On 7 September 1812, during Napoleon’s occupation of Russia, the Battle of Borodino occurred a week before French troops marched into Moscow. In this single day of combat approximately 75,000 people died: 30,000–40,000 French and 40,000–45,000 Russians. Yet, even with a French victory, Napoleon would later describe the Battle of Borodino thus: “The most terrible of all my battles was the one before Moscow. The French showed themselves to be worthy of victory, but the Russians showed themselves worthy of being invincible.”
Leo Tolstoy in War and Peace writes about the rationale behind General Kutuzov’s decision to engage the French army at Borodino:
Why was the battle of Borodino fought? There was not the slightest sense in it, either for the French or for the Russians. The immediate result of the battle was, and this was bound to be, for the Russians, that we were brought nearer to the destruction of Moscow (the very thing we dreaded above everything in the world); and for the French, that they were brought nearer to the destruction of their army (which they, too, dreaded above everything in the world). The result was perfectly obvious, and yet Napoleon had offered battle, and Katuzov accepted it.
Tolstoy further explains that,
In giving and accepting battle at Borodino, Kutuzov and Napoleon acted without design or rational plan. After the accomplished fact historians have brought forward cunningly devised evidences of the foresight and genius of the generals, who of all the involuntary instruments of the world’s history were the most slavish and least independent agents.
Tolstoy contends that that Battle of Borodino needed to happen because history, with the combined wills of the Russian army outside Moscow and the combined wills of the French army seeing Moscow in the distance, forced that battle to take place. Kutuzov and Napoleon were more agents of history rather than rational actors. Kutuzov and Napoleon had their reasons for battle, but these rationales fit within a larger context: the Russians had been pushed to the point where they needed to show their resolve, and the French had their goal, Moscow, within sight. For the Russians, they could not give up Moscow without a fight. For the French, they could not rest until they had reached Moscow.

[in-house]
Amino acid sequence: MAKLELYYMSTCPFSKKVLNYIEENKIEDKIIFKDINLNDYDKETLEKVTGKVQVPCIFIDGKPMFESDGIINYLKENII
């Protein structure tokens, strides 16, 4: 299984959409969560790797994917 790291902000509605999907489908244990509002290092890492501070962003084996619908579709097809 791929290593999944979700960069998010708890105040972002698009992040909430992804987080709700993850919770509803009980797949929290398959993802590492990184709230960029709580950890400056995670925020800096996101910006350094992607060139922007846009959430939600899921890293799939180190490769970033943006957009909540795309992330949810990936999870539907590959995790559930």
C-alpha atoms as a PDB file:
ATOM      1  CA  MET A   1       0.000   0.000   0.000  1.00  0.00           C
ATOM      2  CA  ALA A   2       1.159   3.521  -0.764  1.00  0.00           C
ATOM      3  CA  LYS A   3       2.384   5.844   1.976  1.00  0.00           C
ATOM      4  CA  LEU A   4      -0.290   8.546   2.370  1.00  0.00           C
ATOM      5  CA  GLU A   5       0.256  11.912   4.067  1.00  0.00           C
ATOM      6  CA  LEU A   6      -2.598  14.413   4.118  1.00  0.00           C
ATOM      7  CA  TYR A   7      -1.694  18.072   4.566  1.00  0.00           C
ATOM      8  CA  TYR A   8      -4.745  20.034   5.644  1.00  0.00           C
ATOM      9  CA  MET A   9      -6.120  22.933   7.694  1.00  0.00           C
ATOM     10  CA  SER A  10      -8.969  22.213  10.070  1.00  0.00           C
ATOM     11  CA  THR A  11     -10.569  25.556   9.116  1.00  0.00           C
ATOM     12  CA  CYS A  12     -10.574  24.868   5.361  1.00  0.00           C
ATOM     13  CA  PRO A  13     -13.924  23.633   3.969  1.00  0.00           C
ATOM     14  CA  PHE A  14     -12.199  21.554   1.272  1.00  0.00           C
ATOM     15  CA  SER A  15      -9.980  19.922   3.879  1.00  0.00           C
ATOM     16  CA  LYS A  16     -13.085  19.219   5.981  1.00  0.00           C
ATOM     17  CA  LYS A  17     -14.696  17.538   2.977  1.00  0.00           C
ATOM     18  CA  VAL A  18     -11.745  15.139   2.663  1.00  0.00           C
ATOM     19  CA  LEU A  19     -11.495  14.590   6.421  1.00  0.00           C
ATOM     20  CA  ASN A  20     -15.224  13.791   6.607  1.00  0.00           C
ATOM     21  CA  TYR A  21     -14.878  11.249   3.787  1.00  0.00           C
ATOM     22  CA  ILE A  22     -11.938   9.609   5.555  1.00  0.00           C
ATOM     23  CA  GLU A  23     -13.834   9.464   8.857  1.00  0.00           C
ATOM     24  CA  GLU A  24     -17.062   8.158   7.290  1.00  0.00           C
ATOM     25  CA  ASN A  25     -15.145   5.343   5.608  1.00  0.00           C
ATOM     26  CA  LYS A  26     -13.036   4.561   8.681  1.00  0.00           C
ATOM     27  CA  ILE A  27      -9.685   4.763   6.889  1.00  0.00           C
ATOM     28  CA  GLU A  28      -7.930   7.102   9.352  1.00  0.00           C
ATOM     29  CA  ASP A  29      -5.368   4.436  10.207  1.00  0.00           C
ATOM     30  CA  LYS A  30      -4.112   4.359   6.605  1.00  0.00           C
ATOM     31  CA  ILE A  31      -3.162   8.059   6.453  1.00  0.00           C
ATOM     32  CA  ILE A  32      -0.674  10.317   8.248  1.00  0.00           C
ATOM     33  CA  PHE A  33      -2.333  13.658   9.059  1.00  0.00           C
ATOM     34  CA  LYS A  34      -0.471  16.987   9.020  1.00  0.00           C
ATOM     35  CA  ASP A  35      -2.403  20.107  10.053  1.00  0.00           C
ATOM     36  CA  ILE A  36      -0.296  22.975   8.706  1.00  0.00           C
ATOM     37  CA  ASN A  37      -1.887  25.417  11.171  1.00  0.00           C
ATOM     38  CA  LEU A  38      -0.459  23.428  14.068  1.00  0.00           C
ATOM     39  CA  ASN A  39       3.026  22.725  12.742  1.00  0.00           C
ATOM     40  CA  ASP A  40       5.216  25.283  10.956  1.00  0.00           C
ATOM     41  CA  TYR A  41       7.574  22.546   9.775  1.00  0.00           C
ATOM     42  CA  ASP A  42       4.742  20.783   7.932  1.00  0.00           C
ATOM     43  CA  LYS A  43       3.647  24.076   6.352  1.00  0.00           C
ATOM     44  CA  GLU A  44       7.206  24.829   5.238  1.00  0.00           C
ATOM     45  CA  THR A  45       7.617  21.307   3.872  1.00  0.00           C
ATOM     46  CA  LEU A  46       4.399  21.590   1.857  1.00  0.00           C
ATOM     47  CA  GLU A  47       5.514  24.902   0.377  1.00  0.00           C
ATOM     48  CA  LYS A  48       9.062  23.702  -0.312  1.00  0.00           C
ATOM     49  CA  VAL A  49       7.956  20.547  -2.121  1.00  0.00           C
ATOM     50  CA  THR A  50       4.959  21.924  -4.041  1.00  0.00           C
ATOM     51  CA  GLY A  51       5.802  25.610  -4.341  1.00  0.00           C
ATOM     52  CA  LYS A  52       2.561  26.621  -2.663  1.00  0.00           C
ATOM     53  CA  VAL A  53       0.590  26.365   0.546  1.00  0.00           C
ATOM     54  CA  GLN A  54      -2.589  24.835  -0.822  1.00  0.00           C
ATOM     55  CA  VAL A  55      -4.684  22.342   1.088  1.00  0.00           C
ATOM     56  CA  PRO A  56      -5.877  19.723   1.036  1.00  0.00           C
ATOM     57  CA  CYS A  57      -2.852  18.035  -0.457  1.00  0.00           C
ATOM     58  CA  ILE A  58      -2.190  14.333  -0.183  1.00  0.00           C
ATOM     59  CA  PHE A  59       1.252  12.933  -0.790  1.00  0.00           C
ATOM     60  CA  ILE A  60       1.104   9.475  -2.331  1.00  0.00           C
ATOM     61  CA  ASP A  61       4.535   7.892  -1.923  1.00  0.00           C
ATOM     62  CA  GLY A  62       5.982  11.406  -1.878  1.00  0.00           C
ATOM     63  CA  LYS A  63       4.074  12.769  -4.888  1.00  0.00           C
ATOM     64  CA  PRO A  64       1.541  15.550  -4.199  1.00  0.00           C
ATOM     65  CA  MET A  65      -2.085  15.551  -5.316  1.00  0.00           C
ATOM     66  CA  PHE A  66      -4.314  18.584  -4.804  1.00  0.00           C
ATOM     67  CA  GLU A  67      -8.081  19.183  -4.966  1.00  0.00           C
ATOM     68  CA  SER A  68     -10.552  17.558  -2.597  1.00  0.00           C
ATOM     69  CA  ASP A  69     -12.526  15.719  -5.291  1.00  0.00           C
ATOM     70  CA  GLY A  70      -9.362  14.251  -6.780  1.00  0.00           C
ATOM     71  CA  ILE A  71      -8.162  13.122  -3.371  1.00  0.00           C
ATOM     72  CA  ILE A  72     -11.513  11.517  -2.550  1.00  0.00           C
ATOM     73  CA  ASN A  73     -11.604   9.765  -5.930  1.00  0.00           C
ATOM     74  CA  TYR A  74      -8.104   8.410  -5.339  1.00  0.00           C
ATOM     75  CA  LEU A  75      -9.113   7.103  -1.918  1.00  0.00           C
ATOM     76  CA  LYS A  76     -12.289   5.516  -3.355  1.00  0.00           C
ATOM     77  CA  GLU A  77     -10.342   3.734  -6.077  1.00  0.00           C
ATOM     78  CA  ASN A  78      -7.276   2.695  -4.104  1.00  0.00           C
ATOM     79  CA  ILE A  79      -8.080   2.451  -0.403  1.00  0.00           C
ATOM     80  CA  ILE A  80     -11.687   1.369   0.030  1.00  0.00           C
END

In Hawai‘i today, the struggle to end the US occupation has been nonviolent, but it has not been passive. Hawai‘i’s struggle will always remain nonviolent. Yet, there will be that day when Hawaiian nationals show their resolve. Momentum is building as more people learn of Hawai‘i’s occupation. People want change, but when are they to act? There will come a day when Hawaiian nationals express the sentiment that, “We have been pushed, and pushed, and pushed, but no more!” That sentiment needs to be expressed sooner rather than later.
In 1963, during the nonviolent campaign in Birmingham, Alabama, Dr. Martin Luther King, Jr., purposely participated in a march because he wanted to get arrested. King’s intent was to do something that would energize the movement. After an evening of prayer, he believed that the arrest was the only action he alone could take, which might have wider impact. Dr. King was arrested for parading without a permit. After the arrest, while in solitary confinement, Dr. King wrote the famous essay, “Letter from a Birmingham City Jail.” His plan worked.
There are moments in any struggle when fatigue sets in, when what is being done is not achieving the intended results, but to do what is needed requires faithful resolve. In any struggle there is a moment when the campaign sputters and threatens to maintain the status quo, at the expense of making the needed changes to achieve success. In this struggle to end the US occupation of Hawai‘i, there comes a time when the next step is uncertain because the path that has brought us to where we are will not take us to where we hope to be.
The truth is, we will not end the US occupation of Hawai‘i if we continue the activities that have maintained our resistance up to this point. If we do not demonstrate our resolve now, while people are seeking direction, we may miss the opportunity. Imagine if there was had been no Battle of Borodino before Moscow fell. What would historians have written about the Russian people?
After the Battle of Borodino, the Russians retreated and the French occupied Moscow. In time, due to Russia’s freezing winters and France’s inability to maintain supply lines, the French army would relinquish Moscow. The Battle of Borodino did not end the occupation: it told the French that the Russians would not allow the occupation of Moscow to occur without significant cost to France.
Will we allow this occupation of Hawai‘i to continue without a mass demonstration? When is that day when we express our resolve?
Soon. I hope, soon.